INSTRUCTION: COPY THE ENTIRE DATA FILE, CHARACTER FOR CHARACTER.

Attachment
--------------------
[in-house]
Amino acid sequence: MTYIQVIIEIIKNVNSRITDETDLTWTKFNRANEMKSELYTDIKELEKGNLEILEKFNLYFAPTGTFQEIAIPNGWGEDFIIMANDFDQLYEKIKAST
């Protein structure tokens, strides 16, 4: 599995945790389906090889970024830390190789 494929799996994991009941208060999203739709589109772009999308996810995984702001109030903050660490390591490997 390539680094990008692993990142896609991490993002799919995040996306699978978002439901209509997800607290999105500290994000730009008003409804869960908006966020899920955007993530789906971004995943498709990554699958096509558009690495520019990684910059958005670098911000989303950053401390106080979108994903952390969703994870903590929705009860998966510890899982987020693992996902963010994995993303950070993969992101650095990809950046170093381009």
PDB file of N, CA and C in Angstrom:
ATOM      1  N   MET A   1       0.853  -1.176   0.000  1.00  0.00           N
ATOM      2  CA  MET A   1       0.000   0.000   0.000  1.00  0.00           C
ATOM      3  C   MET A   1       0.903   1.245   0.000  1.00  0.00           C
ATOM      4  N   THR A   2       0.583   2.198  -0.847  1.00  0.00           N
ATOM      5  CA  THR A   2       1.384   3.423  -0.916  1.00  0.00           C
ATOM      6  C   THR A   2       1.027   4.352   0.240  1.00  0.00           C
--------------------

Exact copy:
[in-house]
Amino acid sequence: MTYIQVIIEIIKNVNSRITDETDLTWTKFNRANEMKSELYTDIKELEKGNLEILEKFNLYFAPTGTFQEIAIPNGWGEDFIIMANDFDQLYEKIKAST
């Protein structure tokens, strides 16, 4: 599995945790389906090889970024830390190789 494929799996994991009941208060999203739709589109772009999308996810995984702001109030903050660490390591490997 390539680094990008692993990142896609991490993002799919995040996306699978978002439901209509997800607290999105500290994000730009008003409804869960908006966020899920955007993530789906971004995943498709990554699958096509558009690495520019990684910059958005670098911000989303950053401390106080979108994903952390969703994870903590929705009860998966510890899982987020693992996902963010994995993303950070993969992101650095990809950046170093381009």
PDB file of N, CA and C in Angstrom:
ATOM      1  N   MET A   1       0.853  -1.176   0.000  1.00  0.00           N
ATOM      2  CA  MET A   1       0.000   0.000   0.000  1.00  0.00           C
ATOM      3  C   MET A   1       0.903   1.245   0.000  1.00  0.00           C
ATOM      4  N   THR A   2       0.583   2.198  -0.847  1.00  0.00           N
ATOM      5  CA  THR A   2       1.384   3.423  -0.916  1.00  0.00           C
ATOM      6  C   THR A   2       1.027   4.352   0.240  1.00  0.00           C